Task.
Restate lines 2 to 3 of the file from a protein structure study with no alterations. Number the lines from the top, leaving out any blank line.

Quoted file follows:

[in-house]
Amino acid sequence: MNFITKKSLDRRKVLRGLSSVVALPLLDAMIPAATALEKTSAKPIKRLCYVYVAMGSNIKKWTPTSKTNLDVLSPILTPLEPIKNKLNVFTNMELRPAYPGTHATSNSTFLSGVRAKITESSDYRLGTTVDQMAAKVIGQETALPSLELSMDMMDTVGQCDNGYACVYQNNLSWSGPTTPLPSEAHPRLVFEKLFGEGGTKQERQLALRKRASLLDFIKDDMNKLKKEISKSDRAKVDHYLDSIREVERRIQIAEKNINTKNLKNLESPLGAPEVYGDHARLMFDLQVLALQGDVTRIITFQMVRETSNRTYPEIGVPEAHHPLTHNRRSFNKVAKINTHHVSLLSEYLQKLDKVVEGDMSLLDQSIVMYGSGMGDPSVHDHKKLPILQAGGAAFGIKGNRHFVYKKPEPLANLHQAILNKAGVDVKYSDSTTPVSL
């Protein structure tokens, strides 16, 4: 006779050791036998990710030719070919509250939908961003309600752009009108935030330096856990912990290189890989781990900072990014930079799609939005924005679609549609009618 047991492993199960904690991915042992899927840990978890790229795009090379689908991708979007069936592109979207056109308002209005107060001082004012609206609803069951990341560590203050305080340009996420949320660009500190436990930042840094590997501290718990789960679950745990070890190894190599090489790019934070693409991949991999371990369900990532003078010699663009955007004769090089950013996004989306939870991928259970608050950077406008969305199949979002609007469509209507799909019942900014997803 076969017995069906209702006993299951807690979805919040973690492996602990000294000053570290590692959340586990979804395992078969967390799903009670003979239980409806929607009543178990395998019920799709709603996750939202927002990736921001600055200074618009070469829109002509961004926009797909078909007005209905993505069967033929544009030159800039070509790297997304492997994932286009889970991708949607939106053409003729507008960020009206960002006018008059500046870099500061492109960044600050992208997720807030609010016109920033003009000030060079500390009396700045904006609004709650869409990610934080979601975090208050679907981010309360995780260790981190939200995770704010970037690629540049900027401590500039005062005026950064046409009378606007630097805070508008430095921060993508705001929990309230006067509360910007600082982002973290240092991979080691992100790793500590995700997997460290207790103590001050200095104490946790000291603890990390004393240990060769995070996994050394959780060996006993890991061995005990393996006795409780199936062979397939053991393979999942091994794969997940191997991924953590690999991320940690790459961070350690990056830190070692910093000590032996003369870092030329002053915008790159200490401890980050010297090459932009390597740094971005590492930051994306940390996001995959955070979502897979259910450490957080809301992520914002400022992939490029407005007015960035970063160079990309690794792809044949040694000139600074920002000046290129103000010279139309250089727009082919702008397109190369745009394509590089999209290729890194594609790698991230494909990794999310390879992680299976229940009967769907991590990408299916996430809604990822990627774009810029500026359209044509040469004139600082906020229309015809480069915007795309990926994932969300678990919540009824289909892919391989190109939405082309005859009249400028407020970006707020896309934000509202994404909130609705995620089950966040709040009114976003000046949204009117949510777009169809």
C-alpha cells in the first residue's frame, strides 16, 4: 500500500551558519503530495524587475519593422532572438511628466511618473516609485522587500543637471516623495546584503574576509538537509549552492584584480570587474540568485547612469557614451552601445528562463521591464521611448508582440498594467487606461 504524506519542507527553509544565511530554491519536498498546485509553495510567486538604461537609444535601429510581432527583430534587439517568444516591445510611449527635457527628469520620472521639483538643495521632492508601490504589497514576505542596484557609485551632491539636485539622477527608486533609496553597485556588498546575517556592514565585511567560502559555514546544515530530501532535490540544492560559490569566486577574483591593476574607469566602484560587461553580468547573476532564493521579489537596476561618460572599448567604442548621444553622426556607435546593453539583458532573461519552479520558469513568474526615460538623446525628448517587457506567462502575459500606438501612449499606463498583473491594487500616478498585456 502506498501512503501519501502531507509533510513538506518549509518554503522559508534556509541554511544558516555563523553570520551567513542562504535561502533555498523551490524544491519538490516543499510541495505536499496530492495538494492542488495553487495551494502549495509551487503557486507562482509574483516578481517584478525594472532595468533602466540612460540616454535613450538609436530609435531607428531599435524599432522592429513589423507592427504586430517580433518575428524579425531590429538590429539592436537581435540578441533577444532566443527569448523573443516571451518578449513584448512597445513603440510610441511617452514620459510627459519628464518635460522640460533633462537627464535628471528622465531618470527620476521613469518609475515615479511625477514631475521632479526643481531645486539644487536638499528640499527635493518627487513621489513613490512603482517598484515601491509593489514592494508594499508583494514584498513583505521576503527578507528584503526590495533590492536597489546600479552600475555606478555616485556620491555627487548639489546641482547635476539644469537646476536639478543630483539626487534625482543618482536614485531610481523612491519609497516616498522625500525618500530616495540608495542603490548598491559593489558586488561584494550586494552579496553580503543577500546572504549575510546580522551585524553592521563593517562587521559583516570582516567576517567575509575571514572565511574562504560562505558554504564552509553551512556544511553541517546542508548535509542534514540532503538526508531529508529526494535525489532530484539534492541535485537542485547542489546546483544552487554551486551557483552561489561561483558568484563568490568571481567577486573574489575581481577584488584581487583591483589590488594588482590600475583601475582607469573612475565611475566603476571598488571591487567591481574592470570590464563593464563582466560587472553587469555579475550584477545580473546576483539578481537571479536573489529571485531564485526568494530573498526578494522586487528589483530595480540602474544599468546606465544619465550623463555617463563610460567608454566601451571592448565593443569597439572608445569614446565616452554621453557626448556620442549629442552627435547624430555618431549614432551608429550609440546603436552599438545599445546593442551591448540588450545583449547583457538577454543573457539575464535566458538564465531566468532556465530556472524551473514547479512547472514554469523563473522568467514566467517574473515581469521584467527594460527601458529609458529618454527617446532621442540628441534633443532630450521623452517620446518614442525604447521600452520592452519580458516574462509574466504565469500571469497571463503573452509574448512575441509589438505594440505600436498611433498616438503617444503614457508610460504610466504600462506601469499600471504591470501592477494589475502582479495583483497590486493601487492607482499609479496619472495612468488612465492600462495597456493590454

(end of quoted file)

Amino acid sequence: MNFITKKSLDRRKVLRGLSSVVALPLLDAMIPAATALEKTSAKPIKRLCYVYVAMGSNIKKWTPTSKTNLDVLSPILTPLEPIKNKLNVFTNMELRPAYPGTHATSNSTFLSGVRAKITESSDYRLGTTVDQMAAKVIGQETALPSLELSMDMMDTVGQCDNGYACVYQNNLSWSGPTTPLPSEAHPRLVFEKLFGEGGTKQERQLALRKRASLLDFIKDDMNKLKKEISKSDRAKVDHYLDSIREVERRIQIAEKNINTKNLKNLESPLGAPEVYGDHARLMFDLQVLALQGDVTRIITFQMVRETSNRTYPEIGVPEAHHPLTHNRRSFNKVAKINTHHVSLLSEYLQKLDKVVEGDMSLLDQSIVMYGSGMGDPSVHDHKKLPILQAGGAAFGIKGNRHFVYKKPEPLANLHQAILNKAGVDVKYSDSTTPVSL
């Protein structure tokens, strides 16, 4: 006779050791036998990710030719070919509250939908961003309600752009009108935030330096856990912990290189890989781990900072990014930079799609939005924005679609549609009618 047991492993199960904690991915042992899927840990978890790229795009090379689908991708979007069936592109979207056109308002209005107060001082004012609206609803069951990341560590203050305080340009996420949320660009500190436990930042840094590997501290718990789960679950745990070890190894190599090489790019934070693409991949991999371990369900990532003078010699663009955007004769090089950013996004989306939870991928259970608050950077406008969305199949979002609007469509209507799909019942900014997803 076969017995069906209702006993299951807690979805919040973690492996602990000294000053570290590692959340586990979804395992078969967390799903009670003979239980409806929607009543178990395998019920799709709603996750939202927002990736921001600055200074618009070469829109002509961004926009797909078909007005209905993505069967033929544009030159800039070509790297997304492997994932286009889970991708949607939106053409003729507008960020009206960002006018008059500046870099500061492109960044600050992208997720807030609010016109920033003009000030060079500390009396700045904006609004709650869409990610934080979601975090208050679907981010309360995780260790981190939200995770704010970037690629540049900027401590500039005062005026950064046409009378606007630097805070508008430095921060993508705001929990309230006067509360910007600082982002973290240092991979080691992100790793500590995700997997460290207790103590001050200095104490946790000291603890990390004393240990060769995070996994050394959780060996006993890991061995005990393996006795409780199936062979397939053991393979999942091994794969997940191997991924953590690999991320940690790459961070350690990056830190070692910093000590032996003369870092030329002053915008790159200490401890980050010297090459932009390597740094971005590492930051994306940390996001995959955070979502897979259910450490957080809301992520914002400022992939490029407005007015960035970063160079990309690794792809044949040694000139600074920002000046290129103000010279139309250089727009082919702008397109190369745009394509590089999209290729890194594609790698991230494909990794999310390879992680299976229940009967769907991590990408299916996430809604990822990627774009810029500026359209044509040469004139600082906020229309015809480069915007795309990926994932969300678990919540009824289909892919391989190109939405082309005859009249400028407020970006707020896309934000509202994404909130609705995620089950966040709040009114976003000046949204009117949510777009169809």